The saga began on another gloomy, wet afternoon, much like today's. This was 1996. By some twisted turn of fate I had landed up in a classroom (if you know me, you know how less probable it was for me to attend classes on a lazy, rainy day in those days).
There was one thing, though. The professor was Saibal Chatterjee - the most charismatic individual I have known personally, and someone who single-handedly smashed my pathetic perception that college professors were generally boring people (I admit that I have seen many more who have built on what he had started).
He, too, did not seem to be too keen on teaching us Descriptive Statistics (how many names can you list that would immediately create an aversion for the subject in your mind?) on that afternoon. Instead, he decided to teach us the philosophy of statistics; of its power as a subject; of the fact that it, unlike any other science, teaches us to predict, and how each and every subject is virtually non-existent without using statistics to predict the future, investigate the past, venture the unreachable and visualise the unseen. It is a tool so powerful that it converts the gargantuan volumes of the unknown to predictable, guessable stuff.
A year or so before this I had taken up statistics because I had scored decently at +2, I loved solving cute problems involving urns and I thought that the word ANOVA was cool. In general, I was otherwise clueless whether I actually liked the subject or not. In a matter of fifty minutes he put that bit of reassurance into me: my decision was correct.
Fast forward. 2010.
My daughter knows vaguely that statistics gives one the power to grasp the unknown, to tell the future. Combining the above with the fact that it was my major at college, she's terribly impressed with me, and considers me a demigod.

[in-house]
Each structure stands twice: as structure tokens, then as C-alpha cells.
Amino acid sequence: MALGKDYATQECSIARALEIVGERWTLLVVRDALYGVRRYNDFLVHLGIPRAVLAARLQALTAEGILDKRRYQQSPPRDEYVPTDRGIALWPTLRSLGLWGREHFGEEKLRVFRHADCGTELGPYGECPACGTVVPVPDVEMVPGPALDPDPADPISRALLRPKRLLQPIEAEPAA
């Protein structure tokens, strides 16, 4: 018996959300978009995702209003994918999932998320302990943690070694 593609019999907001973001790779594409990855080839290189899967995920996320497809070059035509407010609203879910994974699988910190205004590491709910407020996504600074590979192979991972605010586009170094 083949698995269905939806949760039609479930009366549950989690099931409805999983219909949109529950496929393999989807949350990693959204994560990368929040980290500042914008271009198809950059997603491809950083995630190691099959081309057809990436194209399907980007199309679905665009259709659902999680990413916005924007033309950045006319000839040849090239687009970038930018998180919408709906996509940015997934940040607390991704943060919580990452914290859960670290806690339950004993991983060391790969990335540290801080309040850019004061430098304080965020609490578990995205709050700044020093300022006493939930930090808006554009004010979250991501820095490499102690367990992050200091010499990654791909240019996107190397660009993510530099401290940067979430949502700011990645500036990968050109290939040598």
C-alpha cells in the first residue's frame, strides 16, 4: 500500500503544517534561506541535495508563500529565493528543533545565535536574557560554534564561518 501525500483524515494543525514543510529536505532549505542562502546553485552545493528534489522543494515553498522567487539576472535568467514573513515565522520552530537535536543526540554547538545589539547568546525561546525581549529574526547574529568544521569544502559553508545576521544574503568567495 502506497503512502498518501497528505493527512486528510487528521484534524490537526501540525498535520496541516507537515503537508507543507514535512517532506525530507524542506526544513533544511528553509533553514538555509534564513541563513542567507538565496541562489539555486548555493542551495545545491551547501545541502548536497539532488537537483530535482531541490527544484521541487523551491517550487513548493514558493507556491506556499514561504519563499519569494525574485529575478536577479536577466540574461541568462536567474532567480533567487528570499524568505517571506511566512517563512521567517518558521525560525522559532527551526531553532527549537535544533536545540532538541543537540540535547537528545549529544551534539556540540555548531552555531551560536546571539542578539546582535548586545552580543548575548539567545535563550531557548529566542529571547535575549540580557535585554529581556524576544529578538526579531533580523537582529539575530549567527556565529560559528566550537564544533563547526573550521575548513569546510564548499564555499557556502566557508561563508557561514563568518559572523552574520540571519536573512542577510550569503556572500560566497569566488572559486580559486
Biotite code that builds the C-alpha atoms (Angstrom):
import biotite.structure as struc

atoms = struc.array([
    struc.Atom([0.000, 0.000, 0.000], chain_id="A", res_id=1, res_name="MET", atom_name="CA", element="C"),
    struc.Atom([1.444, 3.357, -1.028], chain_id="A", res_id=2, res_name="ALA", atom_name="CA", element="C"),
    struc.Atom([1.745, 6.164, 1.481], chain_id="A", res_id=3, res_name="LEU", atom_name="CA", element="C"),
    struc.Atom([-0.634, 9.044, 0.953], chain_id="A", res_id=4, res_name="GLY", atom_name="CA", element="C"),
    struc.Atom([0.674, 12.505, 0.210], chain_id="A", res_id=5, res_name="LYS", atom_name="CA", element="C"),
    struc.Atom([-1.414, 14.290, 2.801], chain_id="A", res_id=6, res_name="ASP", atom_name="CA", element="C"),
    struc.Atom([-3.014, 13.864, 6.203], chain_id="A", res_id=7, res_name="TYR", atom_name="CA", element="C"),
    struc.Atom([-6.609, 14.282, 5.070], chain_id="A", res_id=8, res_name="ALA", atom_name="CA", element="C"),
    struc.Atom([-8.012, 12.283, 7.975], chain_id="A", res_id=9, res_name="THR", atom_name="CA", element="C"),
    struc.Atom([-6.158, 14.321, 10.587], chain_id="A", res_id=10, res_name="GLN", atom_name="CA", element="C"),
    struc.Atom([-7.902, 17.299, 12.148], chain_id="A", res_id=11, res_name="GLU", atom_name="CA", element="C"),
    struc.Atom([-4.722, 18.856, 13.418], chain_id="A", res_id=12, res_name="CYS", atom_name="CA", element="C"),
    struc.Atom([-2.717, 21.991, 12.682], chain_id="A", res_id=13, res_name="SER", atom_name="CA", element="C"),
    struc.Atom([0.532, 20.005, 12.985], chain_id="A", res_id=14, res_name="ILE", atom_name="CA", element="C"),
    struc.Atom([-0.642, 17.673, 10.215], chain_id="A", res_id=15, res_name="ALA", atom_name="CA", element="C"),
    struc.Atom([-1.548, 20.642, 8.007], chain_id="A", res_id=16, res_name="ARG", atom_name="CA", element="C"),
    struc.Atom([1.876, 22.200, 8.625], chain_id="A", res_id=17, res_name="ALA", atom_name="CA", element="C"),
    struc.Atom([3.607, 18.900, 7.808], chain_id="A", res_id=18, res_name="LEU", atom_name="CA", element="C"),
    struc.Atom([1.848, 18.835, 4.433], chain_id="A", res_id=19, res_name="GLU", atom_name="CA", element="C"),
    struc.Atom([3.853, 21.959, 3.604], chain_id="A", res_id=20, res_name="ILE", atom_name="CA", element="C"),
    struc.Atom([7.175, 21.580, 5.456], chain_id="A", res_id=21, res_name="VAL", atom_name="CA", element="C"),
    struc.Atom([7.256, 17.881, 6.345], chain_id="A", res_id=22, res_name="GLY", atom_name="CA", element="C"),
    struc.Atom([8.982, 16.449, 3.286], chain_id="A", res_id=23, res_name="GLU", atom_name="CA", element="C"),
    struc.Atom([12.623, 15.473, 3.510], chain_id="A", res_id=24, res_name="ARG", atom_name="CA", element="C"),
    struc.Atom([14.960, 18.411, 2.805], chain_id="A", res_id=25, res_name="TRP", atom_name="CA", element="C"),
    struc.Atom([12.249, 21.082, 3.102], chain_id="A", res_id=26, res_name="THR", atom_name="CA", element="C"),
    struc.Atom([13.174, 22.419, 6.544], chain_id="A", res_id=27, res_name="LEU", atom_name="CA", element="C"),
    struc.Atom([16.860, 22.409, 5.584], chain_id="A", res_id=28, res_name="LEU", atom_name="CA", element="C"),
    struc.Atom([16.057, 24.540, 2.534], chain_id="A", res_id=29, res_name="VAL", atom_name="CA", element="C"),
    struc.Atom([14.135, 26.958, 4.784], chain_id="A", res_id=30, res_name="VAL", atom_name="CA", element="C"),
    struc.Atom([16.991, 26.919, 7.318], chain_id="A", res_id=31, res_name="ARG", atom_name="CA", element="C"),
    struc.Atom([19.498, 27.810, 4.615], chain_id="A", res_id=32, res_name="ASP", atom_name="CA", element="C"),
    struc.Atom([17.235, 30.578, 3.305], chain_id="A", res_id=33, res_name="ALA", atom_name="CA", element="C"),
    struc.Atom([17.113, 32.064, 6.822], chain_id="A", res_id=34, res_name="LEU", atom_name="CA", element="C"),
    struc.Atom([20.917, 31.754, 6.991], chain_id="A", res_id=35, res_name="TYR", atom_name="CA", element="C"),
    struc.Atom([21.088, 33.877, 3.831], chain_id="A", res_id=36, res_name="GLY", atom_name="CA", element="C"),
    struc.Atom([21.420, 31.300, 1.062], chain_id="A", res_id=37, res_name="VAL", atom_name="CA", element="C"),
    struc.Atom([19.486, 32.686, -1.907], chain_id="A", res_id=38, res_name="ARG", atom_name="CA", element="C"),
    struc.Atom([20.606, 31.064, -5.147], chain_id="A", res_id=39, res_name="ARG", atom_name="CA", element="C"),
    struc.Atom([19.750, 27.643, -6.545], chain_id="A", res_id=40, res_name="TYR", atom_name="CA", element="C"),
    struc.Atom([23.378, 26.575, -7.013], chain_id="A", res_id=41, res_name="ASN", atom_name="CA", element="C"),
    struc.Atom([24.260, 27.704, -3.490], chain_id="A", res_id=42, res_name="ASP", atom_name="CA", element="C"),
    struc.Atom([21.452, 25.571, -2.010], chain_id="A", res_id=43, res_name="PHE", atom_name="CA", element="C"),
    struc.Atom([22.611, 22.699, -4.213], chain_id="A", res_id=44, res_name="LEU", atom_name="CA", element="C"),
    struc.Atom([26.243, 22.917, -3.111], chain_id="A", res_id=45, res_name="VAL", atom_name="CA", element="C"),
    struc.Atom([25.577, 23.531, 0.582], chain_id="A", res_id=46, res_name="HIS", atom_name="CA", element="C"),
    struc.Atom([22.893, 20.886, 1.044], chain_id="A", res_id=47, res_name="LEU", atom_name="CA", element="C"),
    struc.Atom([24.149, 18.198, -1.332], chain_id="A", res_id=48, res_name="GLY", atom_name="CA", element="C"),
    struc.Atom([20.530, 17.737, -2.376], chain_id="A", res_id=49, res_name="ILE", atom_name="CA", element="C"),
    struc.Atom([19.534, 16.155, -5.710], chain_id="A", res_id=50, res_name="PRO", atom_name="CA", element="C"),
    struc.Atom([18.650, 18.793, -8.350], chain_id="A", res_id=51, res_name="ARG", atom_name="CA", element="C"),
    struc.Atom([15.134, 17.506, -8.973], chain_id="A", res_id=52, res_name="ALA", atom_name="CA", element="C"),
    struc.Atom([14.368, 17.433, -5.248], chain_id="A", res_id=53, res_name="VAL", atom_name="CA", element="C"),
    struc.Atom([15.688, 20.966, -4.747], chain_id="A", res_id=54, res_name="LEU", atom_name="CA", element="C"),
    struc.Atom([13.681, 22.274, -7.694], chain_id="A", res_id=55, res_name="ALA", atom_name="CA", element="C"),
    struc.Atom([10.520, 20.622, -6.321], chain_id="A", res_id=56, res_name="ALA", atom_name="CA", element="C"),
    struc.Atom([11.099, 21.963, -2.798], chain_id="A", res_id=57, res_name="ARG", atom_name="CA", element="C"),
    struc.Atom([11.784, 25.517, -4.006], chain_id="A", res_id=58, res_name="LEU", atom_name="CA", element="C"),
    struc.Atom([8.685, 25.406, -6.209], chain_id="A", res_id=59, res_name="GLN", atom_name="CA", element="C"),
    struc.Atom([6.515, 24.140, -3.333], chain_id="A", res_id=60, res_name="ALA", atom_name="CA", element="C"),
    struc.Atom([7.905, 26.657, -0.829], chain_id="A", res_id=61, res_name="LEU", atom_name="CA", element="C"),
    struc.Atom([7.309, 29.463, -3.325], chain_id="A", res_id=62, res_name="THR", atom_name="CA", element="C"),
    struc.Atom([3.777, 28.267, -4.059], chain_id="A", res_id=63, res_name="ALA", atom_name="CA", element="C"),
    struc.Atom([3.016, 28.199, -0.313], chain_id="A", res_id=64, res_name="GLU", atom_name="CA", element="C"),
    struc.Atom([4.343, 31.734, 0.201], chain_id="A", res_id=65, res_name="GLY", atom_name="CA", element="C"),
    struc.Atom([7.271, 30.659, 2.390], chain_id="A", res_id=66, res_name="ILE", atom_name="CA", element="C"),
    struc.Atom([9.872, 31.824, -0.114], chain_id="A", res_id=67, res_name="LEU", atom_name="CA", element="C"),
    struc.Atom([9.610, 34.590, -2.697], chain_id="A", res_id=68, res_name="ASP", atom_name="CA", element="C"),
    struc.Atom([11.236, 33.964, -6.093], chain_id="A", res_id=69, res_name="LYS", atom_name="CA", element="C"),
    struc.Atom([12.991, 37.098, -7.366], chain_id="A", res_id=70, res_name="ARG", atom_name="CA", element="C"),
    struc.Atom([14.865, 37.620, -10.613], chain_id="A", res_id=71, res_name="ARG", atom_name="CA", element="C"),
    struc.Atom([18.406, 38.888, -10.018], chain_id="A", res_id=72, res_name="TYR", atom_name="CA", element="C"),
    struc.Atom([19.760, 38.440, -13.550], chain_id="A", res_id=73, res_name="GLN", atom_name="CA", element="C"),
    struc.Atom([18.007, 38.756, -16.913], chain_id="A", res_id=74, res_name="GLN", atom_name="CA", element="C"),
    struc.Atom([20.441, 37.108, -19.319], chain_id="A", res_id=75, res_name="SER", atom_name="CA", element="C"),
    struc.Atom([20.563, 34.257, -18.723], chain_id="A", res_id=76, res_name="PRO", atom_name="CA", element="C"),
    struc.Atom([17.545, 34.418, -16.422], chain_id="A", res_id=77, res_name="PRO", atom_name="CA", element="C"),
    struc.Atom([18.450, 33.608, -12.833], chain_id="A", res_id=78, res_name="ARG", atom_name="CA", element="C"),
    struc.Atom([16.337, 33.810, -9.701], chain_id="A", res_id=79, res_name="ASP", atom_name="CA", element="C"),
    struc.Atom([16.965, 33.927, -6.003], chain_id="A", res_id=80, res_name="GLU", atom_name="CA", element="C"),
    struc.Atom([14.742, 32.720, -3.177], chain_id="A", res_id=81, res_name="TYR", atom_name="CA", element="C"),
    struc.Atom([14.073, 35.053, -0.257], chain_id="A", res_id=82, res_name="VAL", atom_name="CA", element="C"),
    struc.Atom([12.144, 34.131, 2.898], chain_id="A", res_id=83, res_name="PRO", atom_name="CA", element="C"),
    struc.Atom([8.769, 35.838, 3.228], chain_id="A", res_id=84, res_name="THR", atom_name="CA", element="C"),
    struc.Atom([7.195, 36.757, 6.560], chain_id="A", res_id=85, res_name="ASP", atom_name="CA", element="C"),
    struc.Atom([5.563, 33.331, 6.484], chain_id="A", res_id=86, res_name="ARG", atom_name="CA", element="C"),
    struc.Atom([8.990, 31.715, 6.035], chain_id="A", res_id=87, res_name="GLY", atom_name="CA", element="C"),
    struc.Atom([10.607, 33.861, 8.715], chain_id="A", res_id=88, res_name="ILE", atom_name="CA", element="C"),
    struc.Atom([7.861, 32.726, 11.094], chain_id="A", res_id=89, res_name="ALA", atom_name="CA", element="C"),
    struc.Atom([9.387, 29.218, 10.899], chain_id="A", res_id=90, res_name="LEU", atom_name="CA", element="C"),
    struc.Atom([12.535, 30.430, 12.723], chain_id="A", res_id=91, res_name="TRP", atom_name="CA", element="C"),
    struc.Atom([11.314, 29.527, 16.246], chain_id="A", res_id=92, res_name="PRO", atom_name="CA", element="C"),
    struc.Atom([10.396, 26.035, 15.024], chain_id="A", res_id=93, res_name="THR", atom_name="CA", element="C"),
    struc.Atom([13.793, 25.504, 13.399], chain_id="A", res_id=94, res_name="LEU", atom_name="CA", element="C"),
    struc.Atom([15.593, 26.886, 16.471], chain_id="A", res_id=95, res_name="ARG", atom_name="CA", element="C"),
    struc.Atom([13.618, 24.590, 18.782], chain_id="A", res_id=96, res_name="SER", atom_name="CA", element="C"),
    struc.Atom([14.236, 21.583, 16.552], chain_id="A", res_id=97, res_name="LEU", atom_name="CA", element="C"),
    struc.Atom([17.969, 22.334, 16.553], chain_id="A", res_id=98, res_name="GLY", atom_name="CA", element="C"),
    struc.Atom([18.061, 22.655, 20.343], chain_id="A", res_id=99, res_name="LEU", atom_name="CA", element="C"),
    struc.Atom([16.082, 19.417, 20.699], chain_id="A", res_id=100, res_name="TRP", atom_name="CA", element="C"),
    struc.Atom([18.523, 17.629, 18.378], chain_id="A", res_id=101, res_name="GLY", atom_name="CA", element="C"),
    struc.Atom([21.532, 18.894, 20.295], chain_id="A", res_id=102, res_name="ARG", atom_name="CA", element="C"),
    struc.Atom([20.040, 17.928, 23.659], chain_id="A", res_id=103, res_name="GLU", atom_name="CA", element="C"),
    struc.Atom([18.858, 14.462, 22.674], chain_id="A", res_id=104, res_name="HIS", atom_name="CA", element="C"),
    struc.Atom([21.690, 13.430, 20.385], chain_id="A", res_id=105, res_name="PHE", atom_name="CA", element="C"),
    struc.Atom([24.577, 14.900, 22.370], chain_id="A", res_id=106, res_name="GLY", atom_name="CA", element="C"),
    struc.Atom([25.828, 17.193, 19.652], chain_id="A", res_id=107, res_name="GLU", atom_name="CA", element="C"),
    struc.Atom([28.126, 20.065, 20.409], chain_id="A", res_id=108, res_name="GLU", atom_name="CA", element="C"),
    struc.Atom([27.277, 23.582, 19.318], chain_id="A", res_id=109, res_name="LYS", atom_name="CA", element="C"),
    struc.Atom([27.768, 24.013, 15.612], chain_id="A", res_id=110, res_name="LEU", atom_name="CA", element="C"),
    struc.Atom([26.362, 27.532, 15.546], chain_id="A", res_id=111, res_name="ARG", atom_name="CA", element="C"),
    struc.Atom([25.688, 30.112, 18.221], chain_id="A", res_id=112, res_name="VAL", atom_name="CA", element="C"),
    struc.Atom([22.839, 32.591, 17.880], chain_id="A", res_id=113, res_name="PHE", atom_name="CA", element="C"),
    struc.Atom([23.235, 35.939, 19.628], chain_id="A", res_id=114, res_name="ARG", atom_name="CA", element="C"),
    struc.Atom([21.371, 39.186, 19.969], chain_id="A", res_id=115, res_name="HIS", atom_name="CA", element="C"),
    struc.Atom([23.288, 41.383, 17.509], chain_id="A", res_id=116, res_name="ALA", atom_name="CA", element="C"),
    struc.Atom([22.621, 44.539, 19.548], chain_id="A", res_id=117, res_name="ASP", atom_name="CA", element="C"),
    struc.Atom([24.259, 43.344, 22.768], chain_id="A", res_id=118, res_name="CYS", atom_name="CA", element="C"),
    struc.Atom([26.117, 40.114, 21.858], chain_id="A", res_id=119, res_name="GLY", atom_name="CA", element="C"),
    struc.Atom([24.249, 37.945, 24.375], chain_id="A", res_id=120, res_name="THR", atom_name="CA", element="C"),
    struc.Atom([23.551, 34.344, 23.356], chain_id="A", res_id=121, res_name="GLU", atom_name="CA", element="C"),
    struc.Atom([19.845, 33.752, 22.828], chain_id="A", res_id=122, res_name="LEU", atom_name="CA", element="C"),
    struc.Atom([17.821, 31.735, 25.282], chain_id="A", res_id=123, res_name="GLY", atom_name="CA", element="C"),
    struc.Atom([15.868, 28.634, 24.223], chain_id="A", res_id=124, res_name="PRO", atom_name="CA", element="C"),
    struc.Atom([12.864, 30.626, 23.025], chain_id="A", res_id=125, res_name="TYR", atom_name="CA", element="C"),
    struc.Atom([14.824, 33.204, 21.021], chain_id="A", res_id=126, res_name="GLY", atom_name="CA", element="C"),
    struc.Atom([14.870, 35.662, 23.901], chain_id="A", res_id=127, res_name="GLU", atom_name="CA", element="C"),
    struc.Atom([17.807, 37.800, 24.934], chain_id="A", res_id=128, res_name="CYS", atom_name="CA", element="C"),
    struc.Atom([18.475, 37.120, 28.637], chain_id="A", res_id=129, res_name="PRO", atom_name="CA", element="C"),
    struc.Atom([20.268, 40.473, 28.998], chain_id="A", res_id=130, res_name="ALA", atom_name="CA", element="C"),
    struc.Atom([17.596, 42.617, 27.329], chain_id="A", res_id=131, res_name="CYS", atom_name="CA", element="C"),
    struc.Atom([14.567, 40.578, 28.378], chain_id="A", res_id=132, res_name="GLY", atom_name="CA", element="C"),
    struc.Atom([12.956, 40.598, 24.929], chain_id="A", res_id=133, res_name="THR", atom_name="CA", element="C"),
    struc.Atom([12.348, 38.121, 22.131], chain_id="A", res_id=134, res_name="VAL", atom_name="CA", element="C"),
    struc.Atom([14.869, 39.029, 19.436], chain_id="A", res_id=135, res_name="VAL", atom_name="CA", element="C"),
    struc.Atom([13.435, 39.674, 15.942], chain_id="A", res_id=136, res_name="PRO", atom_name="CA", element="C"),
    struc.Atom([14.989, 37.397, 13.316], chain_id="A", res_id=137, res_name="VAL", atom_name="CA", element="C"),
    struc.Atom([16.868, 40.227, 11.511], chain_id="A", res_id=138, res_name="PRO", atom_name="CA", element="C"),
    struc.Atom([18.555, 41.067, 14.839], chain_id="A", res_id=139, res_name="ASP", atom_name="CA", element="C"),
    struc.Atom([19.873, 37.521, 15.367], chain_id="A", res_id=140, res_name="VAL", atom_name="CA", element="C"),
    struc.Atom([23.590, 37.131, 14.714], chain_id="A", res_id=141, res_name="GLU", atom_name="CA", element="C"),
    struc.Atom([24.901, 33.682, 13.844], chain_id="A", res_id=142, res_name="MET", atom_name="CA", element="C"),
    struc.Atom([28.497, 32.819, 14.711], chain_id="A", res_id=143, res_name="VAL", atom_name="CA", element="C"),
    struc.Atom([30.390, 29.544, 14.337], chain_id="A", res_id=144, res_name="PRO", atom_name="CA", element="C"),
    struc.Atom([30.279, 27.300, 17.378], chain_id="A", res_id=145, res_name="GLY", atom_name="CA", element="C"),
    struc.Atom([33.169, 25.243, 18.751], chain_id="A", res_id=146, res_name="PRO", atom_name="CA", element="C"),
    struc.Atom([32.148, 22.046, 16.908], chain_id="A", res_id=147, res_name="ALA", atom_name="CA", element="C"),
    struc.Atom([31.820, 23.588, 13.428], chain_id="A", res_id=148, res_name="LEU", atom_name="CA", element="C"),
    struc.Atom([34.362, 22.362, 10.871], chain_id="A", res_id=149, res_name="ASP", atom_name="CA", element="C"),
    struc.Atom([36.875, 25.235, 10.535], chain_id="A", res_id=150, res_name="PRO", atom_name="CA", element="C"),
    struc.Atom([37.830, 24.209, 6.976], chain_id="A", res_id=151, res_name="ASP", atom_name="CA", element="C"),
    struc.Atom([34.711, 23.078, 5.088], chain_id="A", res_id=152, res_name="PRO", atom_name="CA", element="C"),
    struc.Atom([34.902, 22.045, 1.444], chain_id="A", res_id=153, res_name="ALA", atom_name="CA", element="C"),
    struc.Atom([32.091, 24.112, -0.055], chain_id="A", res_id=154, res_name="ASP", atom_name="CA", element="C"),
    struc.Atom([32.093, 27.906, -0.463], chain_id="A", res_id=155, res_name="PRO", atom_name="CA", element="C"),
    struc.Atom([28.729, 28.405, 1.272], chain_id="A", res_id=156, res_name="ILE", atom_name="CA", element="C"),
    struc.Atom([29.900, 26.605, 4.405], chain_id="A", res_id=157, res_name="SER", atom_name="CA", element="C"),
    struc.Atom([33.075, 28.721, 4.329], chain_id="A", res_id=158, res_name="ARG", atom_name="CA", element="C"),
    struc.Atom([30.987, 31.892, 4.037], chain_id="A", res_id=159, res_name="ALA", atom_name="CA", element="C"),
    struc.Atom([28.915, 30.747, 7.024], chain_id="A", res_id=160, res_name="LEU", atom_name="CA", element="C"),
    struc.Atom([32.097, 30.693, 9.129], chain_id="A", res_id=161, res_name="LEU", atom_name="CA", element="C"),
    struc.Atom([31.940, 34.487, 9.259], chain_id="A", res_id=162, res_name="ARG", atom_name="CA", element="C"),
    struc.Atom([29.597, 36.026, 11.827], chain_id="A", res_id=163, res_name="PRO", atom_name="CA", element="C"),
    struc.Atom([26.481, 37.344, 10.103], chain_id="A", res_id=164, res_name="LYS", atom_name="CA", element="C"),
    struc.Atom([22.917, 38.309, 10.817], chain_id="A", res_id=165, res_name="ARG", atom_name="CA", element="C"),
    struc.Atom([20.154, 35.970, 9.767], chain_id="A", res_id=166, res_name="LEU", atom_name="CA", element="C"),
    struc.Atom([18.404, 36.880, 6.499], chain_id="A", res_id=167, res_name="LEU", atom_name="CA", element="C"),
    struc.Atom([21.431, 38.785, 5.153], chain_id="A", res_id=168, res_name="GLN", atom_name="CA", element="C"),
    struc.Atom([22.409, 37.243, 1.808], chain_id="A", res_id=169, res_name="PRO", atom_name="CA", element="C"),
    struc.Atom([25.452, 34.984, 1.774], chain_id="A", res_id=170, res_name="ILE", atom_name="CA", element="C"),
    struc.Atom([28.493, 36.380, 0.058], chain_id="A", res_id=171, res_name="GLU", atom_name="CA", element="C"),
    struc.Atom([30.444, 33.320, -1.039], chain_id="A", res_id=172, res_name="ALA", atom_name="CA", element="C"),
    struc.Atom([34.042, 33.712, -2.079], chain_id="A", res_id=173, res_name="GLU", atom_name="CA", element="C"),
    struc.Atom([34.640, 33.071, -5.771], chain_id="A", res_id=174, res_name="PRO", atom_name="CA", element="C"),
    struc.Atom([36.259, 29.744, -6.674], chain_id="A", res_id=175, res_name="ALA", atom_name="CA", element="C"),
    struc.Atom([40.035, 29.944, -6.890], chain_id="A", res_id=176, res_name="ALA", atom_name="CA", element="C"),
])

On days when my daughter doesn't go to school, I almost always wake up before her. The other day I was in the loo, and I could clearly hear her walking from one room to another, calling out my name. When I finally decided to respond, she was (definitely) embarrassed at not having guessed my location earlier.
This conversation followed, from either side of the bathroom door:
I know you're embarrassed.
I know how you know this.
You had studied statistics.
OF COURSE IT WAS STATISTICS! My brain, buoyed by the experience of studying peoples' behaviour over decades, had estimated that she was supposed to be embarrassed (given the prior chain of events) at 5%, or even 1% level of significance!
At that very moment I realised how powerful a tool it is. Unknowingly, my daughter actually reinforced the reassurance instilled in my brain by SC fourteen years back.
Watch out, world. The stats guys are on the prowl. They're ruthless, vicious, lethal, mean, median and mode. Underestimate them at your own peril.